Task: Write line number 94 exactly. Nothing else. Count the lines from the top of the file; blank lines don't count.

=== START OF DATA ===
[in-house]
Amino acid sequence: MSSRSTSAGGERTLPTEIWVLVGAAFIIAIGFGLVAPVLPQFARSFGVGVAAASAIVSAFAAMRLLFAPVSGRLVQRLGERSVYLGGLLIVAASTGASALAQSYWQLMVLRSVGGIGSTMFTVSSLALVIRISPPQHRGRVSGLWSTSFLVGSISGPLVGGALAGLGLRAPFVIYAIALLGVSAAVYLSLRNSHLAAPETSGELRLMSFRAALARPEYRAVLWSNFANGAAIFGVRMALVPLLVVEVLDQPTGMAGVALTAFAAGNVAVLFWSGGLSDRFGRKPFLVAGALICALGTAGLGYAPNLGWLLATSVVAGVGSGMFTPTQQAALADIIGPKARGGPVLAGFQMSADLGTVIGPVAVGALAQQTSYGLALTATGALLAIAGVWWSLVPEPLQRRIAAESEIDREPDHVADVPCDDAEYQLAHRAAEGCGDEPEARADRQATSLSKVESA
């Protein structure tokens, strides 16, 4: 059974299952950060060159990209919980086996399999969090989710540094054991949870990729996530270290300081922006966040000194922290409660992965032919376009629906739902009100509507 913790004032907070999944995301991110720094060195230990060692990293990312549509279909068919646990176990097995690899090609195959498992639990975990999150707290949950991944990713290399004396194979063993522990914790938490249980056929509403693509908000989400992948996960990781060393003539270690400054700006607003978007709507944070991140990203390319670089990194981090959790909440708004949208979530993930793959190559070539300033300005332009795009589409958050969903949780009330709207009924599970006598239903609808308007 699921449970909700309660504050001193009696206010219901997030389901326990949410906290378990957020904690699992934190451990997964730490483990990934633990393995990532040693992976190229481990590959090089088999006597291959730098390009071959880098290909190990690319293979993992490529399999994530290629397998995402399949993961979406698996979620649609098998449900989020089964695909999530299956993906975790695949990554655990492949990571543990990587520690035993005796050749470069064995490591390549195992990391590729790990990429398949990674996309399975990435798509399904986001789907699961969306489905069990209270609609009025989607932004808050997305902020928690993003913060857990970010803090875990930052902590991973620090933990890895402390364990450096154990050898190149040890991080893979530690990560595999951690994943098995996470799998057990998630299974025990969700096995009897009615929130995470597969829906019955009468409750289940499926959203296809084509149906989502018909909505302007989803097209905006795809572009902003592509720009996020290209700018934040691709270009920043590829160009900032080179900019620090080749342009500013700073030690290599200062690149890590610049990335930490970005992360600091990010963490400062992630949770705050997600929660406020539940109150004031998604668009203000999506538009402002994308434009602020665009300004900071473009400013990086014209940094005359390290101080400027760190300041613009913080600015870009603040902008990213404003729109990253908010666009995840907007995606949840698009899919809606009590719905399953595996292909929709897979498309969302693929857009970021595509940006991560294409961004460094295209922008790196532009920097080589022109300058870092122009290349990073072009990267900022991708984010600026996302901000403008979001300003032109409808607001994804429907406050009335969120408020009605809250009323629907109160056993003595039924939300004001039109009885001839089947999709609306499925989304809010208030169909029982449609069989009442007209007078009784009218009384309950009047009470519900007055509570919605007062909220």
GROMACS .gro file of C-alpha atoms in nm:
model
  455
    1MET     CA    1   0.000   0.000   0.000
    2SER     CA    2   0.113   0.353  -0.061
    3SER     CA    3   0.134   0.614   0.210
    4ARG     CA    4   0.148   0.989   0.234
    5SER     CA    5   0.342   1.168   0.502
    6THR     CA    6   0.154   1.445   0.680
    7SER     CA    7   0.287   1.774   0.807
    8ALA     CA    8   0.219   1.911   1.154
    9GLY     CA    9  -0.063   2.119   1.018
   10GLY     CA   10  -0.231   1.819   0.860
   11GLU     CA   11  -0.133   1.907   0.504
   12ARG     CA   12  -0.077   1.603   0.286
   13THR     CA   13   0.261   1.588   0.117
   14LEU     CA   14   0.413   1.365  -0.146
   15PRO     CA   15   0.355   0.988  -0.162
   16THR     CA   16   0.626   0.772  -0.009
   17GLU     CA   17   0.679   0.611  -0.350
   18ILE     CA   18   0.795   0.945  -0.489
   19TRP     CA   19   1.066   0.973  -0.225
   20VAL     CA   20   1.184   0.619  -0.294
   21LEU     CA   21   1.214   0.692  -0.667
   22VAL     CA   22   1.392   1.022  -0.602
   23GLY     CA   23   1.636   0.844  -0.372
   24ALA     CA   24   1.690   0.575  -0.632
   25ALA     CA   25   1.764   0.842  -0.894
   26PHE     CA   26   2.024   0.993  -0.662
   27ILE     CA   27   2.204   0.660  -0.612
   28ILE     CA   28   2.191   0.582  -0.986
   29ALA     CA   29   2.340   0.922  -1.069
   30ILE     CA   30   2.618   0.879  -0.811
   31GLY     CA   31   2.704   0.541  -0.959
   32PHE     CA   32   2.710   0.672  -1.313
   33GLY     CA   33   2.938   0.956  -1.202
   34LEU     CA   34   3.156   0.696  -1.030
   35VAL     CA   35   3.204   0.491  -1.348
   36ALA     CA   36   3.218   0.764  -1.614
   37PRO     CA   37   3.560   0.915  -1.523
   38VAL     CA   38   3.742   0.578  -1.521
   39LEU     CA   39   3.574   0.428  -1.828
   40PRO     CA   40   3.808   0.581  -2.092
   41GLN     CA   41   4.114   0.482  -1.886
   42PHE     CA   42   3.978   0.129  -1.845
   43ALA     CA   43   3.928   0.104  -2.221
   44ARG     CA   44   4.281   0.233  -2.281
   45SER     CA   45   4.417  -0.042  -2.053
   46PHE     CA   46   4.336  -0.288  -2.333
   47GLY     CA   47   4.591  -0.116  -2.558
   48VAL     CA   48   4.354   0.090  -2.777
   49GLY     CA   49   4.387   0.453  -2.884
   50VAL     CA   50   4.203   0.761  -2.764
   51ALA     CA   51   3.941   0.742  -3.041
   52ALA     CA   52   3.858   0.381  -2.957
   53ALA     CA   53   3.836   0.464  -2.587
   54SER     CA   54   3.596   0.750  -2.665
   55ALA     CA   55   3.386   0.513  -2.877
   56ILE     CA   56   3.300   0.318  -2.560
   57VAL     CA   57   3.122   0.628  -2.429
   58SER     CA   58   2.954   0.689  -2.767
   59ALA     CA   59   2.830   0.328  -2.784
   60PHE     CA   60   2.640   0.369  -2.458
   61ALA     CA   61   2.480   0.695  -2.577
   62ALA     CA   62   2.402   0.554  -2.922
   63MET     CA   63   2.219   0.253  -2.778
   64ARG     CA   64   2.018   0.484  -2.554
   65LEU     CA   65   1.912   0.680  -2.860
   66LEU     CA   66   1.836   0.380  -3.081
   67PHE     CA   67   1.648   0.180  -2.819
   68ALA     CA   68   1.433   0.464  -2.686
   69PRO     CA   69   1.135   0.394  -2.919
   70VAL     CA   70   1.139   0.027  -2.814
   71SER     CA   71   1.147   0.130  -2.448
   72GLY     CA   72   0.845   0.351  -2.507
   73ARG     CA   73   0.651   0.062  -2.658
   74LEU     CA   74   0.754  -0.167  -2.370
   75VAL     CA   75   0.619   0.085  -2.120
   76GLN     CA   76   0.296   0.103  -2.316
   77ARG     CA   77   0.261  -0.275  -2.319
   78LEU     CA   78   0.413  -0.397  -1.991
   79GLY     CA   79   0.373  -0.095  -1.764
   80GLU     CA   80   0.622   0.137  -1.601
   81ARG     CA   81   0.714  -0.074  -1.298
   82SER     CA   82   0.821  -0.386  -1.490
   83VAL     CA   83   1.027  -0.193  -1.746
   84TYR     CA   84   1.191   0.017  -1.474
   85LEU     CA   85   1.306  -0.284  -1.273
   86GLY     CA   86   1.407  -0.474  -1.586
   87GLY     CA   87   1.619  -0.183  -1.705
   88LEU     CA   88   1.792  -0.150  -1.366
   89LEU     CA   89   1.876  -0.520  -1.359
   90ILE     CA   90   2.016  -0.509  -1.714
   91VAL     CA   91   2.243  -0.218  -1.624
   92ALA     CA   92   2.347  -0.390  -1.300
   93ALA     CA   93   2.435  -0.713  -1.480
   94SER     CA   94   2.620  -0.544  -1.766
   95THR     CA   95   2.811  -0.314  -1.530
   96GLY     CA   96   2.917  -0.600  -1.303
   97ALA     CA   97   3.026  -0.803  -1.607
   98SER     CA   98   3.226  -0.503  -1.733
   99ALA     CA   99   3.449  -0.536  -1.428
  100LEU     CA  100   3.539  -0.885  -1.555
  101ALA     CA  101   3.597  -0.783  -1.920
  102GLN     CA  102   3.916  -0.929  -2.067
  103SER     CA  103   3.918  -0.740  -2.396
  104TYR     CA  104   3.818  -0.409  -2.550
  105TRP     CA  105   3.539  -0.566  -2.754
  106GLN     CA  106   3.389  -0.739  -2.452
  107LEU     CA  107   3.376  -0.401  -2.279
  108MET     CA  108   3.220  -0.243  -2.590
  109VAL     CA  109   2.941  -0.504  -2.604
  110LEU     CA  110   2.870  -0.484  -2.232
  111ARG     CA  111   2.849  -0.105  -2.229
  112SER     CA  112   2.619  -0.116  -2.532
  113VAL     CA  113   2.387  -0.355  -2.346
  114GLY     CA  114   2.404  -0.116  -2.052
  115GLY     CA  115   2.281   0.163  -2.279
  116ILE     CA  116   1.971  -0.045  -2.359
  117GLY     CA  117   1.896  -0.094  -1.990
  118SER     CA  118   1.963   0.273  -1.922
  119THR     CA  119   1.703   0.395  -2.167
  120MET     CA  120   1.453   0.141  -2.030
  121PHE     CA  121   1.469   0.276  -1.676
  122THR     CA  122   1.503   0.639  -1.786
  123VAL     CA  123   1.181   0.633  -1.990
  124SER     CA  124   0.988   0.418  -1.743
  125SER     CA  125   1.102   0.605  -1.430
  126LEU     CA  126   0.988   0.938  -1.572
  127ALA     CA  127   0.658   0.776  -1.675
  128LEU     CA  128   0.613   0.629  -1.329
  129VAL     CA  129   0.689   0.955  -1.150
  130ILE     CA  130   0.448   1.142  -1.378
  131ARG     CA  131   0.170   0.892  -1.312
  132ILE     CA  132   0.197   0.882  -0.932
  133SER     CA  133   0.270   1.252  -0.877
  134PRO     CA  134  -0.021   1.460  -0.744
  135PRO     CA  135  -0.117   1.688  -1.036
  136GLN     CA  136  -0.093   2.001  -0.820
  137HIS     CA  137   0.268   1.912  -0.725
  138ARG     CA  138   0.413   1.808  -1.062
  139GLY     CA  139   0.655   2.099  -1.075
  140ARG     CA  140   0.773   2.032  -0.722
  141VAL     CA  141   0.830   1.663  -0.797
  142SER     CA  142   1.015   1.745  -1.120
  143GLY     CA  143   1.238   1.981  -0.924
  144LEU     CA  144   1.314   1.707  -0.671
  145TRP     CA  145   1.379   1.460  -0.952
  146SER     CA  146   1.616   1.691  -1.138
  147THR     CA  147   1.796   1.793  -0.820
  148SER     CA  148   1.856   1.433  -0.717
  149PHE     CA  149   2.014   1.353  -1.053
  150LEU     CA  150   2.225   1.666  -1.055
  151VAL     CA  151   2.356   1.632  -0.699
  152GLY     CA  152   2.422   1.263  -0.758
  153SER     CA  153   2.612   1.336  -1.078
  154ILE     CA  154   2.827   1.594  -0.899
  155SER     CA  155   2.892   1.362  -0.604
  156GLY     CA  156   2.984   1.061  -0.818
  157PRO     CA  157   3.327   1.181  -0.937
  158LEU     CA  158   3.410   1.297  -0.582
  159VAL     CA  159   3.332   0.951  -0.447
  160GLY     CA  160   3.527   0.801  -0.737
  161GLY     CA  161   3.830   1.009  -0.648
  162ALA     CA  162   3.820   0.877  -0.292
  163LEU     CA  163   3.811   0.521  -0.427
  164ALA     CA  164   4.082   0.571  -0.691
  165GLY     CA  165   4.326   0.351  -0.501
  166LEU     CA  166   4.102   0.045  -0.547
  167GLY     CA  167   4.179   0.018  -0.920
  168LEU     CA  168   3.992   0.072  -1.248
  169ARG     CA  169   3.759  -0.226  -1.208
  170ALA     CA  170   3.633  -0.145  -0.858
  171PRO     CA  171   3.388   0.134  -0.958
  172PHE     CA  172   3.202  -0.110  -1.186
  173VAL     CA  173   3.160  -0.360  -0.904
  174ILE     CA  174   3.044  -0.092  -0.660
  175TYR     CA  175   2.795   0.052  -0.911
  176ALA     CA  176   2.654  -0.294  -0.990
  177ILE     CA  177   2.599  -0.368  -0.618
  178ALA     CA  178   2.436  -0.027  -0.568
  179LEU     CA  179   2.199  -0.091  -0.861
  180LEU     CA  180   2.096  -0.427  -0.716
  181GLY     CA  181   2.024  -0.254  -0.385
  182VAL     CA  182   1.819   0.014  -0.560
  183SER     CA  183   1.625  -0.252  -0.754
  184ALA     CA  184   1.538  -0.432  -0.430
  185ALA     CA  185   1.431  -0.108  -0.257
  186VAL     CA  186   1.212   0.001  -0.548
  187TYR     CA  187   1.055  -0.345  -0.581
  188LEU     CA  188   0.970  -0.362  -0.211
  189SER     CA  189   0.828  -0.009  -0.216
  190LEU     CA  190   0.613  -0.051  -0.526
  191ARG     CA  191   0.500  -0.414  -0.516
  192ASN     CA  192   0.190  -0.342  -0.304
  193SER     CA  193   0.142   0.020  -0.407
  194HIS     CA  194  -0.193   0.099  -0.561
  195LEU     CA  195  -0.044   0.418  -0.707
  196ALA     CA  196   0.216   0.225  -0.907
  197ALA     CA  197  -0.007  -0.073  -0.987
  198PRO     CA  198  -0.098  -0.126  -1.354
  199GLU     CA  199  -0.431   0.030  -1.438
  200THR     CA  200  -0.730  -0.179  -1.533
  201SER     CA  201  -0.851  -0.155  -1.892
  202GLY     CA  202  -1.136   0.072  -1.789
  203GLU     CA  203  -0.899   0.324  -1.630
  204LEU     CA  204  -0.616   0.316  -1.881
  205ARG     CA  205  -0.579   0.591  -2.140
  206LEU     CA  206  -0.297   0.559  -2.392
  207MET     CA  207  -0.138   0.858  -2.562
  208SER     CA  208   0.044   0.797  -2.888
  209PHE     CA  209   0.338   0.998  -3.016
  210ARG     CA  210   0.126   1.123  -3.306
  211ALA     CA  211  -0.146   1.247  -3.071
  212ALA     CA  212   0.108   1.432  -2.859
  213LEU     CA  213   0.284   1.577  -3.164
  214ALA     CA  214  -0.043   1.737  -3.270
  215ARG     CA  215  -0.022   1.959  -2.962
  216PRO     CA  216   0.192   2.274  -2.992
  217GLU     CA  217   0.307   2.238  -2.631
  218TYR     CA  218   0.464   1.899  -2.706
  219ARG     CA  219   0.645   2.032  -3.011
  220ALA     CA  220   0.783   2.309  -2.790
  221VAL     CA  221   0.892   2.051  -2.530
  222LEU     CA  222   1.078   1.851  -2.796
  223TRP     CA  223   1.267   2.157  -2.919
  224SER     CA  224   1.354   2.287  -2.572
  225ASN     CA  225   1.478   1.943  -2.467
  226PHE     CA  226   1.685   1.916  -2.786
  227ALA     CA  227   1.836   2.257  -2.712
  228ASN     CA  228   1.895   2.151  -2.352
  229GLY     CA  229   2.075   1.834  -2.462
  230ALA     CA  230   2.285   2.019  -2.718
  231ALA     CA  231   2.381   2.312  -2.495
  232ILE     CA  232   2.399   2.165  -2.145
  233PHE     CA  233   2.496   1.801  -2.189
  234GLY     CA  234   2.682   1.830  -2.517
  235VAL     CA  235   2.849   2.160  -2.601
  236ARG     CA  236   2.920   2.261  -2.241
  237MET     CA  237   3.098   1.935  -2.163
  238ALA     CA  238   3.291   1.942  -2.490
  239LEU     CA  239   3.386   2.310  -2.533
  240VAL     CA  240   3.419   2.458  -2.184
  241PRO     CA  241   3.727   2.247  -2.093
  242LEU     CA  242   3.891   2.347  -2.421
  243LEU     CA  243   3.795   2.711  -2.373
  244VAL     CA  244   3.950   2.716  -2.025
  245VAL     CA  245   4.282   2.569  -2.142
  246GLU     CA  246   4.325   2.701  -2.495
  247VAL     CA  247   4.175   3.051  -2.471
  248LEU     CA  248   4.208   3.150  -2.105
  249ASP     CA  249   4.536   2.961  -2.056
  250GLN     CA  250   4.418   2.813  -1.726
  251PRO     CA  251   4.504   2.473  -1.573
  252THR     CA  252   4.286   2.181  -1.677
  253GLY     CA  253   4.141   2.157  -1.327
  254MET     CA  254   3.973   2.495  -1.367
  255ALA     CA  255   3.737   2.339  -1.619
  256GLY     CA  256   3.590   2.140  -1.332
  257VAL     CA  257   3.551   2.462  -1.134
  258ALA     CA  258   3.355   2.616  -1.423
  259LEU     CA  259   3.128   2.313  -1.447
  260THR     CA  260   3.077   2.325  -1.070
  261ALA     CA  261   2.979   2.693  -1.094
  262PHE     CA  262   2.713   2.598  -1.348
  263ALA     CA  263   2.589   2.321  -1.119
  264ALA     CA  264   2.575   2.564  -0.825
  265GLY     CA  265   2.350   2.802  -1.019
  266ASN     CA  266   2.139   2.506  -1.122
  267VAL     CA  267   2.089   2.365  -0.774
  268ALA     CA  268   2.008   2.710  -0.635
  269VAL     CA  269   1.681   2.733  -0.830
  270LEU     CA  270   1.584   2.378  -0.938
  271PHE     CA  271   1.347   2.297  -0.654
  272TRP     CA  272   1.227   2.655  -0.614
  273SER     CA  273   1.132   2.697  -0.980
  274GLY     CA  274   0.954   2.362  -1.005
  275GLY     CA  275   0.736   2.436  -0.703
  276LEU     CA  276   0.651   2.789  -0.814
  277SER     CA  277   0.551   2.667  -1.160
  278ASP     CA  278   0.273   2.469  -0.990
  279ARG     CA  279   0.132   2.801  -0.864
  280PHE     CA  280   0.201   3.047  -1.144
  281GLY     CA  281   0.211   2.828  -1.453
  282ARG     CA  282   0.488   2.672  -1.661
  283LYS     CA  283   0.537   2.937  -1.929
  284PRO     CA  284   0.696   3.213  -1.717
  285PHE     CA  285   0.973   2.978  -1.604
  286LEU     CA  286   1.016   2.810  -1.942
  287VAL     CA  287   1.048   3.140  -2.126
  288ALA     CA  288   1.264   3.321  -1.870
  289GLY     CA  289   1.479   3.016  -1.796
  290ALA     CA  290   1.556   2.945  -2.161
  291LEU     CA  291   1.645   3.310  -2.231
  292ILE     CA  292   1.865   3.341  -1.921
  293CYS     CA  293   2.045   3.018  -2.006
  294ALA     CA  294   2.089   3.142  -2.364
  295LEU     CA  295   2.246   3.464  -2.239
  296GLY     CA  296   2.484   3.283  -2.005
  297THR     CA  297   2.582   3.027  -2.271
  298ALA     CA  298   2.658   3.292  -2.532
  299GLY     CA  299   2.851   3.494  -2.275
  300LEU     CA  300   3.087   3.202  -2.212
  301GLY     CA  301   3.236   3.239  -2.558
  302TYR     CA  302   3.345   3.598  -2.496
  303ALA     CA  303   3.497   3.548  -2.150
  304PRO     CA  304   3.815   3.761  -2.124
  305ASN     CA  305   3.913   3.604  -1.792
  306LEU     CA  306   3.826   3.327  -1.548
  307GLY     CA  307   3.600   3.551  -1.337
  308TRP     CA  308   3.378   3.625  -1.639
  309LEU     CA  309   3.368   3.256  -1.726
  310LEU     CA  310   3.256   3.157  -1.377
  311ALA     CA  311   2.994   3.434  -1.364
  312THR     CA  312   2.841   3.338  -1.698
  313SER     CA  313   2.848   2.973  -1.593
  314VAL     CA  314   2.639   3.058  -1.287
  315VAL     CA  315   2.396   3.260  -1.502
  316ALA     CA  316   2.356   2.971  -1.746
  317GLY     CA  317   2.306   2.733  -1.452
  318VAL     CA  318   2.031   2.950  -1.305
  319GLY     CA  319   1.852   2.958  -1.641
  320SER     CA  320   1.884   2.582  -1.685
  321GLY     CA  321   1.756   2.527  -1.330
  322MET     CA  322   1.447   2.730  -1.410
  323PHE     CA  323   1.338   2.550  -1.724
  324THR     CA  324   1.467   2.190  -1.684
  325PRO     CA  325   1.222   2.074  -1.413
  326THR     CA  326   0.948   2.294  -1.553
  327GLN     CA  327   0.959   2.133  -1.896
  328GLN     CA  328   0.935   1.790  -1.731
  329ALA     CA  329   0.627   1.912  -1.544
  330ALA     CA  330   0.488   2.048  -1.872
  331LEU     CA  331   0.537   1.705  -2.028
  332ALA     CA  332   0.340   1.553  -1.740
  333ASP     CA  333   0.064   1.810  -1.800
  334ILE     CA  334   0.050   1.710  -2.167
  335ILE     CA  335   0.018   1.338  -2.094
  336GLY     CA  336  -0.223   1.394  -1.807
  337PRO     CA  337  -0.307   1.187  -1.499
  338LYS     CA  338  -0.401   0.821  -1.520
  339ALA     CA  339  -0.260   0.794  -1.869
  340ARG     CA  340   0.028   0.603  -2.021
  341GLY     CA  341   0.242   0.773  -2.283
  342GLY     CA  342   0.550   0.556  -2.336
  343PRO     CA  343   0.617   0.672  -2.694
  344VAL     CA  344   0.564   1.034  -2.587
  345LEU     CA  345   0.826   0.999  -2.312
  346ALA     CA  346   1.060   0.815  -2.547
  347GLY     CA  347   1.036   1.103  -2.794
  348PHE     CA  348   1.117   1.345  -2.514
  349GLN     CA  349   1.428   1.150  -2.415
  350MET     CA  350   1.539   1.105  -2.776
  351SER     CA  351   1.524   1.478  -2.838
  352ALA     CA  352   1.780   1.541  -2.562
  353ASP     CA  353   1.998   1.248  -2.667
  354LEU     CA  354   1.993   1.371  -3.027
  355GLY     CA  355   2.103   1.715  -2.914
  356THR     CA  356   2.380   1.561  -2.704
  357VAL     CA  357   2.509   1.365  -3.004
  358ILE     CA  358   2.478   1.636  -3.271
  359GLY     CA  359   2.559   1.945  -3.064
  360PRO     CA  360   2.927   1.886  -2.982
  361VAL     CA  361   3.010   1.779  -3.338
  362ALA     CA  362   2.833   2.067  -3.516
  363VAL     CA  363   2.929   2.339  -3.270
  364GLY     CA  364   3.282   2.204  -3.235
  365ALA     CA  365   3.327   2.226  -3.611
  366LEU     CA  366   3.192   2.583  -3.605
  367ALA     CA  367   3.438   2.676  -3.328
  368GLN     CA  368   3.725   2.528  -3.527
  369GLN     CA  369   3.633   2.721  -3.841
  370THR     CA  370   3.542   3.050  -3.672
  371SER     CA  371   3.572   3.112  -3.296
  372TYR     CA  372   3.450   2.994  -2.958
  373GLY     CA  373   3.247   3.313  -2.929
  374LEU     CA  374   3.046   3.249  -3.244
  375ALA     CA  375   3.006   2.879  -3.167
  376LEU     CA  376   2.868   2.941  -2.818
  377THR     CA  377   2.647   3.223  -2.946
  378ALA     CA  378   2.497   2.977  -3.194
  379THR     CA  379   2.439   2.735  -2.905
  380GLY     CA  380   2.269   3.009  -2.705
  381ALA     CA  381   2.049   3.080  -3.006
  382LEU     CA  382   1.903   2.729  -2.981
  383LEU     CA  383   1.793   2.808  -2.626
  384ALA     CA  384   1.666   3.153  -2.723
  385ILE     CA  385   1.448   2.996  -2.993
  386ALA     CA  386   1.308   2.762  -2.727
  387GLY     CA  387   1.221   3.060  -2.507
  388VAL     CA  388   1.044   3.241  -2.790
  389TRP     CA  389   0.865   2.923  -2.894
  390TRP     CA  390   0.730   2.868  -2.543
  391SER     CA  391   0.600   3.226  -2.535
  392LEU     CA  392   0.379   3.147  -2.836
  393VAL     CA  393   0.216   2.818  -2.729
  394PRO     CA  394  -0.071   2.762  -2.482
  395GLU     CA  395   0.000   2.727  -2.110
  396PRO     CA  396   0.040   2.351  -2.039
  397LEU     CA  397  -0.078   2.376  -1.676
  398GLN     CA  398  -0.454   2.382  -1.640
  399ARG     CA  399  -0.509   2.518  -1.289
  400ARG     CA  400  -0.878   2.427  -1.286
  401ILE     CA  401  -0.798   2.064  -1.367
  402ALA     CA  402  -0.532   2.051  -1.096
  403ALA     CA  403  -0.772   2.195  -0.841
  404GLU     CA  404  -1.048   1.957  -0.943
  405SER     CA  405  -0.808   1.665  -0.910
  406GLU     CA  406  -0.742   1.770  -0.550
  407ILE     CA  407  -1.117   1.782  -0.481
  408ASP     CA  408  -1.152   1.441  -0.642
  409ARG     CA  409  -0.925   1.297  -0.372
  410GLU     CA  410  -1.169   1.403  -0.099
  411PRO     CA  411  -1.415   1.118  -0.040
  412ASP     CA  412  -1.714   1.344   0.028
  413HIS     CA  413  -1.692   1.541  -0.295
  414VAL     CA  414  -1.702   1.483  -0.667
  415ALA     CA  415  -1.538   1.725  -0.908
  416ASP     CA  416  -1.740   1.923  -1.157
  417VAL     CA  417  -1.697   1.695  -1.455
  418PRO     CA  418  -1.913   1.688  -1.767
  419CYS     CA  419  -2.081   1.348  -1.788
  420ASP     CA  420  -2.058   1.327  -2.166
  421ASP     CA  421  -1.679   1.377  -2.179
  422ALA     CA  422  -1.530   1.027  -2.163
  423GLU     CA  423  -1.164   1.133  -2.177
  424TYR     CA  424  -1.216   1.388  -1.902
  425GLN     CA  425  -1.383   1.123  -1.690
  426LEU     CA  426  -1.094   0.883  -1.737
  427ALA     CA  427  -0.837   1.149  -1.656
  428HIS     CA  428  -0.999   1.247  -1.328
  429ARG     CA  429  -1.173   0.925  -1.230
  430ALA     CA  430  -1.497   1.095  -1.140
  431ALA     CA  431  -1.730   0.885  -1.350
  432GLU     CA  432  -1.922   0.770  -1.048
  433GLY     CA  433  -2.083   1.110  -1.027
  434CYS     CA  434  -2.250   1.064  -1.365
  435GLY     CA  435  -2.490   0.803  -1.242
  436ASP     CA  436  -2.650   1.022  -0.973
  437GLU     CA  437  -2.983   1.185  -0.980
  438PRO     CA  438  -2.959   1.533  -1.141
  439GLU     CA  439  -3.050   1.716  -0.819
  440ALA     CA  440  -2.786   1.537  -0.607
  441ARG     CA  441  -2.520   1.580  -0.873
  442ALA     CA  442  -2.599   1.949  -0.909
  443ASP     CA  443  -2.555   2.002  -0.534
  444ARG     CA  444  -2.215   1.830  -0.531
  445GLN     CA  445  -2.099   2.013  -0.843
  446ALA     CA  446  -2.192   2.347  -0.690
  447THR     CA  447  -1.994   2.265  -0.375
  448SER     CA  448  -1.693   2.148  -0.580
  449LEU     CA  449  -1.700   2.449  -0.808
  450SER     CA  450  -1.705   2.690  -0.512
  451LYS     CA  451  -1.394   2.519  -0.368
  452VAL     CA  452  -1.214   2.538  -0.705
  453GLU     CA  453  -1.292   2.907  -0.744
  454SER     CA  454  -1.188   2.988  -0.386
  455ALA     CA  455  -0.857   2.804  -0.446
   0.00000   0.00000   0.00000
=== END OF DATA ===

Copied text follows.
   88LEU     CA   88   1.792  -0.150  -1.366